Answering Another Key Question in a Request for Proposal
Contributor Scott Simon argues why he doesn’t think alternative investments are good choices for retirement plans.
Last month’s column dealt with a question often asked in a Request for Proposal. An RFP is a formal document in which an employer, such as the sponsor of a 401(k) plan that’s governed by the Employee Retirement Income Security Act of 1974, or ERISA, solicits proposals from qualified firms to perform third-party services such as investment management, recordkeeping, or other plan administration.
Nonprofits, including endowments and foundations as well as other pools of money subject to fiduciary edicts, may also choose to issue an RFP, and requirements for those RFPs should not be any less exacting than for ERISA plans. According to best practices, a requestor should go to market and issue a new RFP every three to five years in order to ensure that its plan is receiving services that, among other things, are cost-effective.
Last month’s column identified the question that a plan sponsor always asks respondents answering an RFP for investment management services in a 401(k) plan: What’s your investment philosophy?
This month’s column identifies another question often found in RFPs issued by nonprofits, including endowments and foundations. More particularly, this question asks respondents for their philosophy regarding alternative investments.
One of the tenets of modern prudent fiduciary investing--originating with the 1992 Restatement (Third) of Trusts and subsequently codified in the 1994 Uniform Prudent Investor Act and its various progeny, including the 2006 Uniform Prudent Management of Institutional Funds Act (or UPMIFA)--is that no investment is considered imprudent per se to include in a portfolio.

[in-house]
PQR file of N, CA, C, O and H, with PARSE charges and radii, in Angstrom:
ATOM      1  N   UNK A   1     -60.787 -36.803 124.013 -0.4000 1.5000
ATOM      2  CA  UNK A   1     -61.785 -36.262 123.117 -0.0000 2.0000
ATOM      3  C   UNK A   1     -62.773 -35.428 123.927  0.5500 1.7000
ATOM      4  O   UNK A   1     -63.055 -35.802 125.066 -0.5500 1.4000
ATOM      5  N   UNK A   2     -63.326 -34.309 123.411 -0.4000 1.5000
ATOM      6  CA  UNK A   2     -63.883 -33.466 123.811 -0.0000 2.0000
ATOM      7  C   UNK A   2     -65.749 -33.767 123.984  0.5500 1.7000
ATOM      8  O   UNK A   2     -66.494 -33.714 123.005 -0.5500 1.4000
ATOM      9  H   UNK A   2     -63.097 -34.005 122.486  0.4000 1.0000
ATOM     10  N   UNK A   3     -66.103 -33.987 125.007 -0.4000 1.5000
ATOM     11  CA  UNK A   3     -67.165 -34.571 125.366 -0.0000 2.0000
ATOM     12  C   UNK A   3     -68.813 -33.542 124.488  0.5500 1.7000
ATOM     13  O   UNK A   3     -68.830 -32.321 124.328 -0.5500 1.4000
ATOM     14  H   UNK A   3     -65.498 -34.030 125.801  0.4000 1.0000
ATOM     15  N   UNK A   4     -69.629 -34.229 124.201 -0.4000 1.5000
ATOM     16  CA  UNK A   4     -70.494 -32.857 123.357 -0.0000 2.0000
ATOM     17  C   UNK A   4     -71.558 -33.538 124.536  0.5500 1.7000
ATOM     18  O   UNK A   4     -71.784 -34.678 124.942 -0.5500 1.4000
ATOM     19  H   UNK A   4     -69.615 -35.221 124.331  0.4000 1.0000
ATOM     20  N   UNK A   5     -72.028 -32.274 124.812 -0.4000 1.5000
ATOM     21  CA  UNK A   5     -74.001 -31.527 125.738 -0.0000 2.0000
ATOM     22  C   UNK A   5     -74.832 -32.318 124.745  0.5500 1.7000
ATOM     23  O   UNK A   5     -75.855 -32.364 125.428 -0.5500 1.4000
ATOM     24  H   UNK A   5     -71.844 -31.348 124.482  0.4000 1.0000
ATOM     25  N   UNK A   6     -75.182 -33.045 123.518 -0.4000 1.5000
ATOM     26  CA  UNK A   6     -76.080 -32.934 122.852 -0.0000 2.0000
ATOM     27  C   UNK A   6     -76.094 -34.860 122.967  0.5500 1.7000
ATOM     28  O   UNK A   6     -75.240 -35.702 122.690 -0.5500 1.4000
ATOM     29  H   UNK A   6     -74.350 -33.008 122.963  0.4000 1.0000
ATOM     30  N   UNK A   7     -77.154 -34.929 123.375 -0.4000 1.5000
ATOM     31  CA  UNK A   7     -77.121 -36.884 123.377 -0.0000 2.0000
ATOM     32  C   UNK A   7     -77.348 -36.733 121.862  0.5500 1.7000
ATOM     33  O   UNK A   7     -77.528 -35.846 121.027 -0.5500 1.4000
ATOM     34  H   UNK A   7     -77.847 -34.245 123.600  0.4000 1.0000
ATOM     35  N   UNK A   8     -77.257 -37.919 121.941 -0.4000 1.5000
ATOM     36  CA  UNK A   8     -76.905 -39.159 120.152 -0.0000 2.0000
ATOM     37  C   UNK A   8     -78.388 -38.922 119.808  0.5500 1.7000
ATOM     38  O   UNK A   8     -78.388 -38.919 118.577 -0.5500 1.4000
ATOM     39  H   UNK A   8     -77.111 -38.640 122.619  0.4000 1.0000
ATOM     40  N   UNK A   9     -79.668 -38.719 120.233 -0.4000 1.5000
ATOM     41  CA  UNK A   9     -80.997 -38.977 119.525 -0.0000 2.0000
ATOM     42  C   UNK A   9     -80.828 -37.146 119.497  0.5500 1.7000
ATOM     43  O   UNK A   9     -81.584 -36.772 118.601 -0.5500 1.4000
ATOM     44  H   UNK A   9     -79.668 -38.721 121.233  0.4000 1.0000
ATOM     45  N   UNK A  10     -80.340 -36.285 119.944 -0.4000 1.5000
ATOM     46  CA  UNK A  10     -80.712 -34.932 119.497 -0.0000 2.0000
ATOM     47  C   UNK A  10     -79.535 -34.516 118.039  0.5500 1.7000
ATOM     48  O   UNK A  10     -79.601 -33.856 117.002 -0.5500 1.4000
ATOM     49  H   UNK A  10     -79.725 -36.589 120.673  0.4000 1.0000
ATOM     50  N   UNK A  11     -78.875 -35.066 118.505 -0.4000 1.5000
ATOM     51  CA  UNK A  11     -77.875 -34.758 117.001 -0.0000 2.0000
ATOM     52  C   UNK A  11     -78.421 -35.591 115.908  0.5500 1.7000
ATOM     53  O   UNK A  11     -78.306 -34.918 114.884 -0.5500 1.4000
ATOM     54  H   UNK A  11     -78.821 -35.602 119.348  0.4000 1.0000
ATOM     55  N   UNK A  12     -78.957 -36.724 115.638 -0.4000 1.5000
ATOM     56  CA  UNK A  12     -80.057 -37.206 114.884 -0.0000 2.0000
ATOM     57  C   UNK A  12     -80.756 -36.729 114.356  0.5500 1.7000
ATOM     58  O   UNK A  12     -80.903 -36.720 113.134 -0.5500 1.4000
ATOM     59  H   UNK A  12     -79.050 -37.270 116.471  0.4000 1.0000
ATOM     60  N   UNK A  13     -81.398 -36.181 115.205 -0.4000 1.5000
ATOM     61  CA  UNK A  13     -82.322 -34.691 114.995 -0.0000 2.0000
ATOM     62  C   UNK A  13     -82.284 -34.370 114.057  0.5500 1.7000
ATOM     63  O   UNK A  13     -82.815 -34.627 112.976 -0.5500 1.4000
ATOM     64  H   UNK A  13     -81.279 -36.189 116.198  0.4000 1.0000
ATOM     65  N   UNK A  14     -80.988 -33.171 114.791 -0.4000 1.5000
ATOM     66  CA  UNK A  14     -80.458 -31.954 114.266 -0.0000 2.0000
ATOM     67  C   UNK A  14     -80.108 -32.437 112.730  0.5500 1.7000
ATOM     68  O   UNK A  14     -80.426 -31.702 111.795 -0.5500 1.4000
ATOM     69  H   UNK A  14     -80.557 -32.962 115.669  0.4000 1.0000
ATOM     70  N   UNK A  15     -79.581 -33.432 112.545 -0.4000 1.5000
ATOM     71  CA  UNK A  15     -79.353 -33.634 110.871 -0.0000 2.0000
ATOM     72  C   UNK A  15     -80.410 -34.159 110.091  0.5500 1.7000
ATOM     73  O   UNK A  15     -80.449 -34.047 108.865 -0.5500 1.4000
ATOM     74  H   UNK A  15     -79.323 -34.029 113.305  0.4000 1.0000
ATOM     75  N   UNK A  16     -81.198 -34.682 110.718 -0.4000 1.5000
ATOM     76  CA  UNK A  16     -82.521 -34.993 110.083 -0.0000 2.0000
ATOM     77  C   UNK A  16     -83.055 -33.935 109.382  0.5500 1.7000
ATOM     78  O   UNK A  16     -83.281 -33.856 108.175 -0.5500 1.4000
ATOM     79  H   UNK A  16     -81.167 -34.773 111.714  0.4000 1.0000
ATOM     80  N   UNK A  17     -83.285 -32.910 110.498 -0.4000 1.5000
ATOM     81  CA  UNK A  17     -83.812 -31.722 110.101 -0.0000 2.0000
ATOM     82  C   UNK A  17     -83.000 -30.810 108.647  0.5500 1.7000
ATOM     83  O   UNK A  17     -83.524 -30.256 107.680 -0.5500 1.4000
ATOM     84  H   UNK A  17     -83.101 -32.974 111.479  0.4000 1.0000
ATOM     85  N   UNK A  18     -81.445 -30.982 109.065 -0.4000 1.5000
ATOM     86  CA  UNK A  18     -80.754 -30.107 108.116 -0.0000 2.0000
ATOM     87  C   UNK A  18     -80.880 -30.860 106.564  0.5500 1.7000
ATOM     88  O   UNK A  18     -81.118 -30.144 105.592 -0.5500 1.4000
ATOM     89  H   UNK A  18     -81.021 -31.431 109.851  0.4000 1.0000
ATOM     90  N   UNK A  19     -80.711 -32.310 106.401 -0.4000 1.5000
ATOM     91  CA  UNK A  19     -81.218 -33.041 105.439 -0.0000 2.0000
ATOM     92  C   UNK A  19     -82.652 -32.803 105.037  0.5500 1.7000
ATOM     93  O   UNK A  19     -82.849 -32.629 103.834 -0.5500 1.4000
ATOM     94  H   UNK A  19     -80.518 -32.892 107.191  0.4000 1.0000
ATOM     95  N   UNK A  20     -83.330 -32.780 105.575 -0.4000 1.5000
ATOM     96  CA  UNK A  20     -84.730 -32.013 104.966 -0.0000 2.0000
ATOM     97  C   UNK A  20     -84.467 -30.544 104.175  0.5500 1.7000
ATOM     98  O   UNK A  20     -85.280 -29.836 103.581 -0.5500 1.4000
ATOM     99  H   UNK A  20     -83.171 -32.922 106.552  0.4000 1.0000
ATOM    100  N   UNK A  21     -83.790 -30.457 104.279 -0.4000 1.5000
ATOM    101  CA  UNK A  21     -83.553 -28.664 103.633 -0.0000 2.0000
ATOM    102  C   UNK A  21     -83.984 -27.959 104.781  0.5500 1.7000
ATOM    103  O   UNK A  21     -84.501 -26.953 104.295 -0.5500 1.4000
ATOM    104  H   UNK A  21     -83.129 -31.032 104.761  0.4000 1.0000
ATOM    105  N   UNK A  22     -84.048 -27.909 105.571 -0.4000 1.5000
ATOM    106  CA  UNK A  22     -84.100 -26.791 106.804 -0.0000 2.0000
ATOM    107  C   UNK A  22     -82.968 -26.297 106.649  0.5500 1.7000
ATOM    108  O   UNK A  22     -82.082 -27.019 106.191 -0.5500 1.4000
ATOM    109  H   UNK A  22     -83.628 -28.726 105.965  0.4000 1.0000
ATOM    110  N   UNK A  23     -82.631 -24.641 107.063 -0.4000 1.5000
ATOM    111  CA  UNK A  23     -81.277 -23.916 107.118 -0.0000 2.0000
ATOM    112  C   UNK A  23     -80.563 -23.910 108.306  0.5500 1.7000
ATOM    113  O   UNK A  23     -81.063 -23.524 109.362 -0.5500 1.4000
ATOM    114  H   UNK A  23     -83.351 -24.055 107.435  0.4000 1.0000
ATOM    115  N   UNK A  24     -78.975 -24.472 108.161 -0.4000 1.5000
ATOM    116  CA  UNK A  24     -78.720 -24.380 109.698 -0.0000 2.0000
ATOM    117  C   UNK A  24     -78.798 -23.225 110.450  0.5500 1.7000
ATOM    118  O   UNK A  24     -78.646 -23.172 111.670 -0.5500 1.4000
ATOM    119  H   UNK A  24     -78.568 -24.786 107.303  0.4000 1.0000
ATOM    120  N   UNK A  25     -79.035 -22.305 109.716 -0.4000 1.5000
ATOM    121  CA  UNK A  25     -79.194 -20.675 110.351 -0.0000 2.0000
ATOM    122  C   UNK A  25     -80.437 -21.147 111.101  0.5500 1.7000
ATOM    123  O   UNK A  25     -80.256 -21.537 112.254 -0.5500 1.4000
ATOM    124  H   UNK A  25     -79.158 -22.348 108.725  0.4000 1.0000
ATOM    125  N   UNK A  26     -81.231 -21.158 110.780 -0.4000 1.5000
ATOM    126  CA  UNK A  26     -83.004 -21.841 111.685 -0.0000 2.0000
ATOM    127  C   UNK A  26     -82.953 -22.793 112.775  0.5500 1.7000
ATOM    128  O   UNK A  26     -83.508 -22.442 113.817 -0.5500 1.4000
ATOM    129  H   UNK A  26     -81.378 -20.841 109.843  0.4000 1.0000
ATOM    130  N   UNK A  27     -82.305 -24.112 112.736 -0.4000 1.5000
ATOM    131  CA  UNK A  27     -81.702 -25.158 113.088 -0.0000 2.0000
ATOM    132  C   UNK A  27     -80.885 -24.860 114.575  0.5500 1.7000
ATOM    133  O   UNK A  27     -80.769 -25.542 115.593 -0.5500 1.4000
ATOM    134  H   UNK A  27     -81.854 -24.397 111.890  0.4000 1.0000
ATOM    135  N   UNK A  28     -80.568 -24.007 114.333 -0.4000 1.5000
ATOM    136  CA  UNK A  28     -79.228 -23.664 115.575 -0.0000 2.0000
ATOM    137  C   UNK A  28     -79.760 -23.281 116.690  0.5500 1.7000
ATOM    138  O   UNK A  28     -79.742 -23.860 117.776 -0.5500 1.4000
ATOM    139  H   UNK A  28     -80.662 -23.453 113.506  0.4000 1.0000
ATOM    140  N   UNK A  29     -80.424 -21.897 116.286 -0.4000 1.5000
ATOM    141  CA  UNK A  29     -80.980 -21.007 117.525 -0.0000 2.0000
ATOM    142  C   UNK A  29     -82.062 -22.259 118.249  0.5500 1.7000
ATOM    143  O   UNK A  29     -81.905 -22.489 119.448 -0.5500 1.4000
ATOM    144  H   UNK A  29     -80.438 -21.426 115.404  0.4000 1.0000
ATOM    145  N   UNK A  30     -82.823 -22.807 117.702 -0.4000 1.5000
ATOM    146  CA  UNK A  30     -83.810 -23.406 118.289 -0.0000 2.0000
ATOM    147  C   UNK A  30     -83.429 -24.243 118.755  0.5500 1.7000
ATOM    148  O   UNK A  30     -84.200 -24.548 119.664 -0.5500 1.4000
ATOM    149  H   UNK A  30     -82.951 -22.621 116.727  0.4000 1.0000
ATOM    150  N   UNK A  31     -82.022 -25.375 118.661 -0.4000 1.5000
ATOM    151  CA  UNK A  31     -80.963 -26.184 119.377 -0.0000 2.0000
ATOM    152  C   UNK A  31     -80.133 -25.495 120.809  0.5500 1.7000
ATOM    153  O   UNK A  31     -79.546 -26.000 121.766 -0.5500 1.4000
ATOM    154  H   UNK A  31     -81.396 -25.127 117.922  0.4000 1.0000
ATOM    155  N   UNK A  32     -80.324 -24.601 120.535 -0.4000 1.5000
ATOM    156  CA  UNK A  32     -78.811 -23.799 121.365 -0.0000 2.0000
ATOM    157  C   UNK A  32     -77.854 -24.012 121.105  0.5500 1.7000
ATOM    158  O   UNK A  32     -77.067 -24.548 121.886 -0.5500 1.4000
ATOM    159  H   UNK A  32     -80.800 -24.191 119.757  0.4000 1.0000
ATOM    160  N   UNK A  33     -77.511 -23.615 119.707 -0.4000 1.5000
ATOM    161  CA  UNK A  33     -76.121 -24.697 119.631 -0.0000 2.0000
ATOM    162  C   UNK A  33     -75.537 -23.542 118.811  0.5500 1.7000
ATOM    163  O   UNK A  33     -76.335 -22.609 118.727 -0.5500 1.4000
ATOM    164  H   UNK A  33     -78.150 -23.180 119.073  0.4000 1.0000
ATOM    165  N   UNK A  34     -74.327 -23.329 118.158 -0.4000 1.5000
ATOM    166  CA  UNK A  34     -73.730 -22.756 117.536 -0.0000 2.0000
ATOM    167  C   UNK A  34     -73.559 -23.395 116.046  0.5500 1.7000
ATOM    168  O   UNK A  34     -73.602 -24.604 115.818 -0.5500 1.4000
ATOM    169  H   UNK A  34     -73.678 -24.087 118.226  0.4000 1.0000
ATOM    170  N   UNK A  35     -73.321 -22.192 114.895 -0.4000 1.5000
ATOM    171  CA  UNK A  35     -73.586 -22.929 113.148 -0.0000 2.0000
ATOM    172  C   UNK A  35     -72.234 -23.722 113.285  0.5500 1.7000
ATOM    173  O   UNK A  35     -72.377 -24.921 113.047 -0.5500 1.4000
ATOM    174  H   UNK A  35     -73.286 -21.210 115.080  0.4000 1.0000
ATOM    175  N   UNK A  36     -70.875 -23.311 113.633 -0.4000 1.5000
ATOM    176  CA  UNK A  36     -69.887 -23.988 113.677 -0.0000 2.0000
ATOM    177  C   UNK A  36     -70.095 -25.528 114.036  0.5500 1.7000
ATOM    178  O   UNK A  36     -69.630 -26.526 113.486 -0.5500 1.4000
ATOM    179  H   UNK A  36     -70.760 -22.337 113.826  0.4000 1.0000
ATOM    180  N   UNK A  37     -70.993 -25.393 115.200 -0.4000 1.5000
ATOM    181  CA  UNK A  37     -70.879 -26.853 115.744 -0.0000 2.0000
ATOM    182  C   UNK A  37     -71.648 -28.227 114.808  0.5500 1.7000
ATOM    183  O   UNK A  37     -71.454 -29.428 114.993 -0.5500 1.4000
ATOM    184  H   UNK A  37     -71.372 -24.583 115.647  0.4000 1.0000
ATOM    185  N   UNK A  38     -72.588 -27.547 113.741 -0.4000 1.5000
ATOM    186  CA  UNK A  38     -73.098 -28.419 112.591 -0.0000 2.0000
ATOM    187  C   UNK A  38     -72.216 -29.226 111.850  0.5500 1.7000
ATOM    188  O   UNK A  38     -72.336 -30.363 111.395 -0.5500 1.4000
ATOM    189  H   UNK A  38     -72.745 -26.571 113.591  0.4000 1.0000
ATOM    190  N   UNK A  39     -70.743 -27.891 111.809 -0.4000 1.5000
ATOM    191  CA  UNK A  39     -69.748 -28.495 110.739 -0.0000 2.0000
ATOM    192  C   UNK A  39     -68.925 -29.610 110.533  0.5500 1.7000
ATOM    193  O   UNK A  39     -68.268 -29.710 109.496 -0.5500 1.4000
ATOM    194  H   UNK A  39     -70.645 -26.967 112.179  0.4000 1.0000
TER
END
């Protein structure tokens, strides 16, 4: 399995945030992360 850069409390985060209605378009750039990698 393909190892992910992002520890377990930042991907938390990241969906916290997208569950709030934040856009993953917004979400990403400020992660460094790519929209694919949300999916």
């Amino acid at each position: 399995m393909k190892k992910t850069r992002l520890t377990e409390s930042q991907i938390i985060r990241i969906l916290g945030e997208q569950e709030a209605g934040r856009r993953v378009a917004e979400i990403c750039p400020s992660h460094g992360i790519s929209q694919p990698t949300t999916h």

However, any given investment can become imprudent when its inclusion in a portfolio is considered unreasonable or inappropriate within the context of a particular set of facts and circumstances.
I don’t favor the use of alternative investments (including, say, hedge funds and private equity) for a whole host of reasons.
It is a truism of Wall Street that the more complex an investment product and the more difficult it is to truly understand the product (including all its hidden costs and conflicts of interest), the greater the compensation that will be paid to the salesperson peddling it. And alternative investments are almost always very complex. Fiduciaries, especially those responsible for pools of assets at nonprofits, must be alert to this--but ideally will retain an advisor wise to the ways of sellers of alternatives.
W. Scott Simon is an expert on the Uniform Prudent Investor Act, Restatement (Third) of Trusts and Title I of ERISA. He provides services as a consultant and expert witness on fiduciary investment issues in depositions, arbitrations and trials as well as written opinions, which are described here. Simon also serves as a discretionary fiduciary investment advisor to retirement plans at Retirement Wellness Group. For more information, email Simon at firstname.lastname@example.org or email@example.com. The views expressed in these articles do not necessarily reflect the views of Morningstar.